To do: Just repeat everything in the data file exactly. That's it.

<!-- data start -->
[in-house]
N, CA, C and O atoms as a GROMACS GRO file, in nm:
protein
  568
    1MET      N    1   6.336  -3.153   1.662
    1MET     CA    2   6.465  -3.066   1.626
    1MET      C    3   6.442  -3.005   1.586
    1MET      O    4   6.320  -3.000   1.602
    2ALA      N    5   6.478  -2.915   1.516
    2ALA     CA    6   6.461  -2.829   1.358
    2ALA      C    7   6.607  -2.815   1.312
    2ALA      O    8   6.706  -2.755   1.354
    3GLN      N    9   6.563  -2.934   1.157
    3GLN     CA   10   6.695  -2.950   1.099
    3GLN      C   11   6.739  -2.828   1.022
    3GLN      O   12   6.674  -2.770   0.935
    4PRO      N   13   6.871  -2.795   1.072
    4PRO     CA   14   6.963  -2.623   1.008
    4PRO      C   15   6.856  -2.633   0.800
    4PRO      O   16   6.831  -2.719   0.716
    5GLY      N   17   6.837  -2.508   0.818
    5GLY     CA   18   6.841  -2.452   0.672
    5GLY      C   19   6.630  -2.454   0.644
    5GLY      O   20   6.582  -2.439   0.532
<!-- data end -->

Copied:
[in-house]
N, CA, C and O atoms as a GROMACS GRO file, in nm:
protein
  568
    1MET      N    1   6.336  -3.153   1.662
    1MET     CA    2   6.465  -3.066   1.626
    1MET      C    3   6.442  -3.005   1.586
    1MET      O    4   6.320  -3.000   1.602
    2ALA      N    5   6.478  -2.915   1.516
    2ALA     CA    6   6.461  -2.829   1.358
    2ALA      C    7   6.607  -2.815   1.312
    2ALA      O    8   6.706  -2.755   1.354
    3GLN      N    9   6.563  -2.934   1.157
    3GLN     CA   10   6.695  -2.950   1.099
    3GLN      C   11   6.739  -2.828   1.022
    3GLN      O   12   6.674  -2.770   0.935
    4PRO      N   13   6.871  -2.795   1.072
    4PRO     CA   14   6.963  -2.623   1.008
    4PRO      C   15   6.856  -2.633   0.800
    4PRO      O   16   6.831  -2.719   0.716
    5GLY      N   17   6.837  -2.508   0.818
    5GLY     CA   18   6.841  -2.452   0.672
    5GLY      C   19   6.630  -2.454   0.644
    5GLY      O   20   6.582  -2.439   0.532